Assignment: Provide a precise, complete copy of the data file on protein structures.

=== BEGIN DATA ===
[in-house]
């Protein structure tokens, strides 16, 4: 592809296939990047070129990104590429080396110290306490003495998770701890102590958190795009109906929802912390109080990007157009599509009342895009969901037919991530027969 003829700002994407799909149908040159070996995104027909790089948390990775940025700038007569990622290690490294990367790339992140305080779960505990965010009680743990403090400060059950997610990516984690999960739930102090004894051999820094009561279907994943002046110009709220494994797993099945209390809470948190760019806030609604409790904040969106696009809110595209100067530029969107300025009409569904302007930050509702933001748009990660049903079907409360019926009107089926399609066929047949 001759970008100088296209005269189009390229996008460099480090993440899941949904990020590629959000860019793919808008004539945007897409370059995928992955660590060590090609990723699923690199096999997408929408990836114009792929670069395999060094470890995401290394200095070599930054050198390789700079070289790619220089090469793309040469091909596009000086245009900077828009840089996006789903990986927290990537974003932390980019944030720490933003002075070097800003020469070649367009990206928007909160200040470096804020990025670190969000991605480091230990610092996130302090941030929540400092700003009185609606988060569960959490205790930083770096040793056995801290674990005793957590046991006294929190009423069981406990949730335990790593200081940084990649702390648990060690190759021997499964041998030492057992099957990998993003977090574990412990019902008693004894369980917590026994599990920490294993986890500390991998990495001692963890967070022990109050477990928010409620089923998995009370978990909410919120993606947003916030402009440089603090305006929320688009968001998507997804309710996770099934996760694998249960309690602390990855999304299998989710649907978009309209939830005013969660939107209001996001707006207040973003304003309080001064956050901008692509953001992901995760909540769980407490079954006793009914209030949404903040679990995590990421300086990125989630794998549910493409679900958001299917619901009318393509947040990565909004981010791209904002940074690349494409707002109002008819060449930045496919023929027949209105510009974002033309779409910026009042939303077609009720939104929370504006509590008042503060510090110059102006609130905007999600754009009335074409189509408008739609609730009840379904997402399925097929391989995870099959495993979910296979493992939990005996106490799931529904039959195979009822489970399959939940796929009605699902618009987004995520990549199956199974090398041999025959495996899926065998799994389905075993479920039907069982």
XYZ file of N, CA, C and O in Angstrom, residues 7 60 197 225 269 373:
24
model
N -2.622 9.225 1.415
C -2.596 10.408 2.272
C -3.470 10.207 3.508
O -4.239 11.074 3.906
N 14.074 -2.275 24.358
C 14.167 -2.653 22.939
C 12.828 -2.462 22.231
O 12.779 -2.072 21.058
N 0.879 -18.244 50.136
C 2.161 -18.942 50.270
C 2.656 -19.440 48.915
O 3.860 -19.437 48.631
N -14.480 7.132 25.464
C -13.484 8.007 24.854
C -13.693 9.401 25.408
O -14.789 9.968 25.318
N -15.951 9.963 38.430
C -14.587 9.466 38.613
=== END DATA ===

[in-house]
């Protein structure tokens, strides 16, 4: 592809296939990047070129990104590429080396110290306490003495998770701890102590958190795009109906929802912390109080990007157009599509009342895009969901037919991530027969 003829700002994407799909149908040159070996995104027909790089948390990775940025700038007569990622290690490294990367790339992140305080779960505990965010009680743990403090400060059950997610990516984690999960739930102090004894051999820094009561279907994943002046110009709220494994797993099945209390809470948190760019806030609604409790904040969106696009809110595209100067530029969107300025009409569904302007930050509702933001748009990660049903079907409360019926009107089926399609066929047949 001759970008100088296209005269189009390229996008460099480090993440899941949904990020590629959000860019793919808008004539945007897409370059995928992955660590060590090609990723699923690199096999997408929408990836114009792929670069395999060094470890995401290394200095070599930054050198390789700079070289790619220089090469793309040469091909596009000086245009900077828009840089996006789903990986927290990537974003932390980019944030720490933003002075070097800003020469070649367009990206928007909160200040470096804020990025670190969000991605480091230990610092996130302090941030929540400092700003009185609606988060569960959490205790930083770096040793056995801290674990005793957590046991006294929190009423069981406990949730335990790593200081940084990649702390648990060690190759021997499964041998030492057992099957990998993003977090574990412990019902008693004894369980917590026994599990920490294993986890500390991998990495001692963890967070022990109050477990928010409620089923998995009370978990909410919120993606947003916030402009440089603090305006929320688009968001998507997804309710996770099934996760694998249960309690602390990855999304299998989710649907978009309209939830005013969660939107209001996001707006207040973003304003309080001064956050901008692509953001992901995760909540769980407490079954006793009914209030949404903040679990995590990421300086990125989630794998549910493409679900958001299917619901009318393509947040990565909004981010791209904002940074690349494409707002109002008819060449930045496919023929027949209105510009974002033309779409910026009042939303077609009720939104929370504006509590008042503060510090110059102006609130905007999600754009009335074409189509408008739609609730009840379904997402399925097929391989995870099959495993979910296979493992939990005996106490799931529904039959195979009822489970399959939940796929009605699902618009987004995520990549199956199974090398041999025959495996899926065998799994389905075993479920039907069982």
XYZ file of N, CA, C and O in Angstrom, residues 7 60 197 225 269 373:
24
model
N -2.622 9.225 1.415
C -2.596 10.408 2.272
C -3.470 10.207 3.508
O -4.239 11.074 3.906
N 14.074 -2.275 24.358
C 14.167 -2.653 22.939
C 12.828 -2.462 22.231
O 12.779 -2.072 21.058
N 0.879 -18.244 50.136
C 2.161 -18.942 50.270
C 2.656 -19.440 48.915
O 3.860 -19.437 48.631
N -14.480 7.132 25.464
C -13.484 8.007 24.854
C -13.693 9.401 25.408
O -14.789 9.968 25.318
N -15.951 9.963 38.430
C -14.587 9.466 38.613